This study examined the production control practices that a high-reliability supervisor used to accelerate the schedule and minimize waste during the construction of a 10- story cast-in-place concrete building. A “high-reliability” supervisor is one who has consistently exceptional performance in both productivity and safety. From a lean construction perspective, this case study is concerned with the production control practices that achieved an accelerated schedule, while minimizing waste and maintaining high levels of safety. The authors collected extensive data from the project including interviews with the supervisor and the work crew, and regular work observations over a period of eight weeks. The paper describes the project and project demands, the activities and work sequence. The findings highlight that in order to meet the aggressive milestones, the supervisor used several production control strategies that created a highly reliable work process. These strategies included: specializing in “product lines” (horizontal and vertical concrete elements), reducing product variety (the number of different concrete mix designs), standardizing the work process, emphasizing manpower reliability and predictability (e.g., minimizing absenteeism), reducing task complexity and time pressures (by simplifying and decoupling tasks), preventing errors, exploiting limited resources (in this case the crane), etc. As a result, the case findings identify specific production control practices that minimizing waste and reduce cycle time.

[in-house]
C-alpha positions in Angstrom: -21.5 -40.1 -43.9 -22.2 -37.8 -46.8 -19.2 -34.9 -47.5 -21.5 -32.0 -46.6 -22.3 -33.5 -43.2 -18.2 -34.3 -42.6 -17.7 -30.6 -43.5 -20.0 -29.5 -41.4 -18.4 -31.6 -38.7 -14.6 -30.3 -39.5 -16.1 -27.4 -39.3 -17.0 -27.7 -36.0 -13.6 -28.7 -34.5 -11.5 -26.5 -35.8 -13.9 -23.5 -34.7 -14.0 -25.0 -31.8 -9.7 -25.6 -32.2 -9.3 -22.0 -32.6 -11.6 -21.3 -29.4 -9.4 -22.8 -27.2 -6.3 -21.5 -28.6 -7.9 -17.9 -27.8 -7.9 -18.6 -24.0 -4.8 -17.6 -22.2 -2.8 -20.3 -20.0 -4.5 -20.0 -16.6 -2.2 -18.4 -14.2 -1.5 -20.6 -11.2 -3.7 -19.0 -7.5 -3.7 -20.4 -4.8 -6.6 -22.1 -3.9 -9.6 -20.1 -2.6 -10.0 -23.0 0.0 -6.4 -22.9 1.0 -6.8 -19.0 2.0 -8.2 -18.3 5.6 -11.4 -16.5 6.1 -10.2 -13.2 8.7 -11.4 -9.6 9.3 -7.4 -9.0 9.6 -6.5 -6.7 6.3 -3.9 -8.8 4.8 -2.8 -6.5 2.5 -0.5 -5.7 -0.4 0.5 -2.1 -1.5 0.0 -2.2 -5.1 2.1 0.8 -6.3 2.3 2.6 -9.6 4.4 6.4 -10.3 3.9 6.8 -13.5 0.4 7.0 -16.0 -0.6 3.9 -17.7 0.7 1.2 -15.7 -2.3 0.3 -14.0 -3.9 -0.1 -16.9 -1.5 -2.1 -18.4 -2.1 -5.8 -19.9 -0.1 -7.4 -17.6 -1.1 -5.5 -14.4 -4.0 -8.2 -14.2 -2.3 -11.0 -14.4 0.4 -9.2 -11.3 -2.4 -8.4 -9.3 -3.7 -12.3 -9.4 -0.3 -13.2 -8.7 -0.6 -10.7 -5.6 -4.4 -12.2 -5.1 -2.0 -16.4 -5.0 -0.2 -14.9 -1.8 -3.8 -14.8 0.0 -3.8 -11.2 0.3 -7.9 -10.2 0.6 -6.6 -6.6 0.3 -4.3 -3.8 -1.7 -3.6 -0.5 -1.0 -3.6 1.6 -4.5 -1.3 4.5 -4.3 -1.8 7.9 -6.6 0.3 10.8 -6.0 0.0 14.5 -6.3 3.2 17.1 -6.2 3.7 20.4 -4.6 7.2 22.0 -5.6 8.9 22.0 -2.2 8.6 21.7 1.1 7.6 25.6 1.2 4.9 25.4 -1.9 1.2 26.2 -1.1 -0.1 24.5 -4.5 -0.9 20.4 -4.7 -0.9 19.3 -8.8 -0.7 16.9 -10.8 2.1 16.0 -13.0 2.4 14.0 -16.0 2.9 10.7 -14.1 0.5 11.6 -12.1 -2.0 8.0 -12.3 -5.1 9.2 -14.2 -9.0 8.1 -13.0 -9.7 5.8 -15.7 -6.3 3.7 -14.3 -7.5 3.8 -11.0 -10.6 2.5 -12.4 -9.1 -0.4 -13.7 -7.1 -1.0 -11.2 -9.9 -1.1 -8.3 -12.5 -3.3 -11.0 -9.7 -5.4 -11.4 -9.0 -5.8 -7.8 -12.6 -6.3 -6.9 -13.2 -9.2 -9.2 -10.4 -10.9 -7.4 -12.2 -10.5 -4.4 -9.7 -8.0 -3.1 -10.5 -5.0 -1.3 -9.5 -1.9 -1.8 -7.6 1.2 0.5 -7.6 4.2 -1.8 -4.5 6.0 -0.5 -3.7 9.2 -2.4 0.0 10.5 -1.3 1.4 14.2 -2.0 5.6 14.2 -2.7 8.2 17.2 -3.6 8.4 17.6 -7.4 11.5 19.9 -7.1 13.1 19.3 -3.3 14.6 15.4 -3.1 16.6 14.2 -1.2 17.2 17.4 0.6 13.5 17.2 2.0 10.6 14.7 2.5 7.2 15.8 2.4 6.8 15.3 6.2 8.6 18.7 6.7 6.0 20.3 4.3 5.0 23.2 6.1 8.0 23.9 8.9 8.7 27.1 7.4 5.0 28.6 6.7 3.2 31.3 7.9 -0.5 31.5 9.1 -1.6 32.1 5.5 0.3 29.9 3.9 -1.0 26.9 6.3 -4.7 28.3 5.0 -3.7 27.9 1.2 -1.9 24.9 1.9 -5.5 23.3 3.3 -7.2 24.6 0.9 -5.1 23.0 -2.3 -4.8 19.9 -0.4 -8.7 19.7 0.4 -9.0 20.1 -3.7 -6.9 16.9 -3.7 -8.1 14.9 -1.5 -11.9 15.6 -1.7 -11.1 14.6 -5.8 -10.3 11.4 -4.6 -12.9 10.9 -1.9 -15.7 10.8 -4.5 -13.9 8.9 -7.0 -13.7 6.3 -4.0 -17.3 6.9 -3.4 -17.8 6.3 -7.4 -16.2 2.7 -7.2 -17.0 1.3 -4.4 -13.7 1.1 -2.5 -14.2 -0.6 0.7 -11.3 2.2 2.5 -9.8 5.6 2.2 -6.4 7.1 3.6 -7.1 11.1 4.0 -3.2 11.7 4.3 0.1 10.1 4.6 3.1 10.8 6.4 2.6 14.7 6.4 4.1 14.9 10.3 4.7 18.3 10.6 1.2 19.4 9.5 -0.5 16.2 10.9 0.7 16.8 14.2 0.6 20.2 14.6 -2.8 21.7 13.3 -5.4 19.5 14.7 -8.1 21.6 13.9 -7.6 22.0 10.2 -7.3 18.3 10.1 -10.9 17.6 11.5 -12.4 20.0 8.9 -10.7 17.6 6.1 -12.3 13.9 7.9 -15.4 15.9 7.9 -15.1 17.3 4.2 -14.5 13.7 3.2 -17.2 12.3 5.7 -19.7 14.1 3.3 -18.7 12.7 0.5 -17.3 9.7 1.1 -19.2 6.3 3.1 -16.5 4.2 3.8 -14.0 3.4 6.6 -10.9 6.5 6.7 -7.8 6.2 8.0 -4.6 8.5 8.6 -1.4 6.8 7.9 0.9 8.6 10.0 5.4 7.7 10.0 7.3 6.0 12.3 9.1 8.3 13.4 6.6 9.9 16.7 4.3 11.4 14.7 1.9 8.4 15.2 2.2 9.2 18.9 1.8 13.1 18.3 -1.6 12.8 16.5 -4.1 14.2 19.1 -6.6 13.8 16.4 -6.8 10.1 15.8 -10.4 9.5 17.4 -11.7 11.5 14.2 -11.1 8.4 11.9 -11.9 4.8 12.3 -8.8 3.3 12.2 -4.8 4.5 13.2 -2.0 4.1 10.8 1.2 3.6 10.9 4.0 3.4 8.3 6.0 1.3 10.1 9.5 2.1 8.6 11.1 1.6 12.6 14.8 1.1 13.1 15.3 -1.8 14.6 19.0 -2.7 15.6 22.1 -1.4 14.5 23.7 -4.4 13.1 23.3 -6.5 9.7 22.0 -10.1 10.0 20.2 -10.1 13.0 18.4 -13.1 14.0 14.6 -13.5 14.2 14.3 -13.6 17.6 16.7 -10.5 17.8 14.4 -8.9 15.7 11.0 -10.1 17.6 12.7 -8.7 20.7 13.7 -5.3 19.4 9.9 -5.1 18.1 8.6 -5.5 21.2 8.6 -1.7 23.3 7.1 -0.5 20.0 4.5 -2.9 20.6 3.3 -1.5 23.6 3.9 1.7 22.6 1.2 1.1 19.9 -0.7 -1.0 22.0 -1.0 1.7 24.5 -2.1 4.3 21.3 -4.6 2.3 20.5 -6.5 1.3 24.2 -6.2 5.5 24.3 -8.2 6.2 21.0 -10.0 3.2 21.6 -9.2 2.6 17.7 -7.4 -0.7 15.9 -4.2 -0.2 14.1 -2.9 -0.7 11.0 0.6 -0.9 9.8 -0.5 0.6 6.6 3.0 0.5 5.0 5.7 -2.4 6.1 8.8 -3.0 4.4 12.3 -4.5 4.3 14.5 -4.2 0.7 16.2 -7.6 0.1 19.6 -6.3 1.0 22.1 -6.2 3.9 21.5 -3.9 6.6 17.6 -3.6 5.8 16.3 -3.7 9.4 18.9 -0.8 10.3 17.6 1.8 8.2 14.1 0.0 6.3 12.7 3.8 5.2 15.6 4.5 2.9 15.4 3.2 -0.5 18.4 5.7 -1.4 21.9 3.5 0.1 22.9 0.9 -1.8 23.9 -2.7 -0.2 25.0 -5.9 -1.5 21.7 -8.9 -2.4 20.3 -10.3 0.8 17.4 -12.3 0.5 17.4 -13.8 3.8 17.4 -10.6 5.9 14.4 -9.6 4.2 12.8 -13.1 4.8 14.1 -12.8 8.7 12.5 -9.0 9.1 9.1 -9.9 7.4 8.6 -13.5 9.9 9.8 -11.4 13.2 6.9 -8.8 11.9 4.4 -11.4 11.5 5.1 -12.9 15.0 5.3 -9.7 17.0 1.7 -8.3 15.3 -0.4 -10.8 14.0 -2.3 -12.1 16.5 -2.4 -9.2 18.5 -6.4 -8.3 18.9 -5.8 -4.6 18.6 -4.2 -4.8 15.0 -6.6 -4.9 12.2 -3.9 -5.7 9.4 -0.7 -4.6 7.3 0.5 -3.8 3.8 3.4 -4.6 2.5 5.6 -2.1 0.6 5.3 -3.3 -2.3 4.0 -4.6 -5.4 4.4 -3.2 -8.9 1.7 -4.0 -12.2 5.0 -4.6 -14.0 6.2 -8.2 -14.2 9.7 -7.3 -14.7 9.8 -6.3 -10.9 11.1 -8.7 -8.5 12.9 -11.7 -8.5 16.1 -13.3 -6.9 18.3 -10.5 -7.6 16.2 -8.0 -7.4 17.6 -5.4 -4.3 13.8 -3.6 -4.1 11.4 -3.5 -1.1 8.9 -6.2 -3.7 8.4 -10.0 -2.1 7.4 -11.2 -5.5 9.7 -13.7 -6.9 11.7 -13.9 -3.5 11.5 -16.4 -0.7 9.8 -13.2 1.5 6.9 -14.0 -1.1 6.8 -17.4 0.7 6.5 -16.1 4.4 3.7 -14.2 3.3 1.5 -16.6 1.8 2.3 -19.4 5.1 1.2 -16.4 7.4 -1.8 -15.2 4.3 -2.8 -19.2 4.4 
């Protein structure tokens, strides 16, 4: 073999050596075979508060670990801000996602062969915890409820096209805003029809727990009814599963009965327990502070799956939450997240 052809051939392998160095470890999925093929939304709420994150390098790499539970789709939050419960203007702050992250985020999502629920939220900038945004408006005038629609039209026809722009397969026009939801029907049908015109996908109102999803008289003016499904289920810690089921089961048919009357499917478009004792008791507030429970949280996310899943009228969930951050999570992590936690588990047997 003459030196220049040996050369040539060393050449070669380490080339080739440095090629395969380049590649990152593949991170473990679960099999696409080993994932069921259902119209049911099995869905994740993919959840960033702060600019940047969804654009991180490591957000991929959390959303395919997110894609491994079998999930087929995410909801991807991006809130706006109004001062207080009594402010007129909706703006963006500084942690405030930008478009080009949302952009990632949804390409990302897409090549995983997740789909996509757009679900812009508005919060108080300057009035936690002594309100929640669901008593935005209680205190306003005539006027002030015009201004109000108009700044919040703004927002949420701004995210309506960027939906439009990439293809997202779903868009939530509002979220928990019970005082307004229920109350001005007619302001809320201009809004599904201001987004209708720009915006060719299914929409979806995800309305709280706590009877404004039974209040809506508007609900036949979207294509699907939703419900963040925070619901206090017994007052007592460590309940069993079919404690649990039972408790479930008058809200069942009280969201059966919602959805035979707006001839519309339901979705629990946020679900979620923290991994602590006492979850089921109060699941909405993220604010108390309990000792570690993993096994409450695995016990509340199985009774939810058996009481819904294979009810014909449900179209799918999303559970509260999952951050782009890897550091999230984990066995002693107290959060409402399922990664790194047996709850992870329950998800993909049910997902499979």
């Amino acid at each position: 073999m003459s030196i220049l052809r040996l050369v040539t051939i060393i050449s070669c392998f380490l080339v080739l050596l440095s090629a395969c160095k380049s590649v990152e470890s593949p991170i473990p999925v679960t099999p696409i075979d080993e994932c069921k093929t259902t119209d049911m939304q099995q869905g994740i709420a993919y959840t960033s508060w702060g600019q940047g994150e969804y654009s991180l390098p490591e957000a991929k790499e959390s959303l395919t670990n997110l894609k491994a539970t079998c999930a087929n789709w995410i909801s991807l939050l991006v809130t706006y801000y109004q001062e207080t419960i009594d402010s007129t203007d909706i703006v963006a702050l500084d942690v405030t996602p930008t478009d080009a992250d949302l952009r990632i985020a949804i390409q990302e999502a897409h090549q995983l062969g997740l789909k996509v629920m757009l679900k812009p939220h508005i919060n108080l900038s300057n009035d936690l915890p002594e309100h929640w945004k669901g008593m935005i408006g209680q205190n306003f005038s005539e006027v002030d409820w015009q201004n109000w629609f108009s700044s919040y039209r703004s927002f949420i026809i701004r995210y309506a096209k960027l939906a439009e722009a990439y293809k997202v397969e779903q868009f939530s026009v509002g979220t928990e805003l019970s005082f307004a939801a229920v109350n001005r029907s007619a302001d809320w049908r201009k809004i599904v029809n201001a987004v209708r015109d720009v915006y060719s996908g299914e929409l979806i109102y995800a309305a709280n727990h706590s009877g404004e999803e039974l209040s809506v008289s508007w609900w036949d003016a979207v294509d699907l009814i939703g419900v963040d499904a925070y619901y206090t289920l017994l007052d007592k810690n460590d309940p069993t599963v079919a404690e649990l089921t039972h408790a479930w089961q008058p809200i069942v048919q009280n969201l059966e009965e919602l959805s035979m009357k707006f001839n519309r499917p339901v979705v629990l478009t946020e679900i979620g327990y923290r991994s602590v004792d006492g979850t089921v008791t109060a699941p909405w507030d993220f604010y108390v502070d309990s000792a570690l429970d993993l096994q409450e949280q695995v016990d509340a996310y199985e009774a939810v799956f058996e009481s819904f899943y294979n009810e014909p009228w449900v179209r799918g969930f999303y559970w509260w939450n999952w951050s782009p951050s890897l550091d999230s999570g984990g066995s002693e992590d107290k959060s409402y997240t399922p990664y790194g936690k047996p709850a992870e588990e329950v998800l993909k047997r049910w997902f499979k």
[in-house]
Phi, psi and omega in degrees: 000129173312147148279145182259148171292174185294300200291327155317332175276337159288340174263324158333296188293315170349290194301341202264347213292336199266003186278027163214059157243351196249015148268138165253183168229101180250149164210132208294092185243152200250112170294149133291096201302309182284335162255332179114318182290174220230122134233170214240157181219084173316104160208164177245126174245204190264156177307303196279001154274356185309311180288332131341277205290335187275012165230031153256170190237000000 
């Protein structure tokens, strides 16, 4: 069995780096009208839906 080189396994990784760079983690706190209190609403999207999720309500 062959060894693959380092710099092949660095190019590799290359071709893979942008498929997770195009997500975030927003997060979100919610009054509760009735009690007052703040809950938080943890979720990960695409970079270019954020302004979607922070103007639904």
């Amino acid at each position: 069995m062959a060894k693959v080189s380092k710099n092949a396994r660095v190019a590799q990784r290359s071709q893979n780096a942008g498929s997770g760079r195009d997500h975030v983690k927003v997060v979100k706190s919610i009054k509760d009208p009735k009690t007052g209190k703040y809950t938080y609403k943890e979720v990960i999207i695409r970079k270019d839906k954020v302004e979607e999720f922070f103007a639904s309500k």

Production system design, production planning, time compression, safety, high-reliability supervisor.
Memarian, B. & Mitropoulos, P. 2012, 'Production Practices for High Reliability in Concrete Construction' In:, Tommelein, I. D. & Pasquire, C. L., 20th Annual Conference of the International Group for Lean Construction. San Diego, California, USA, 18-20 Jul 2012.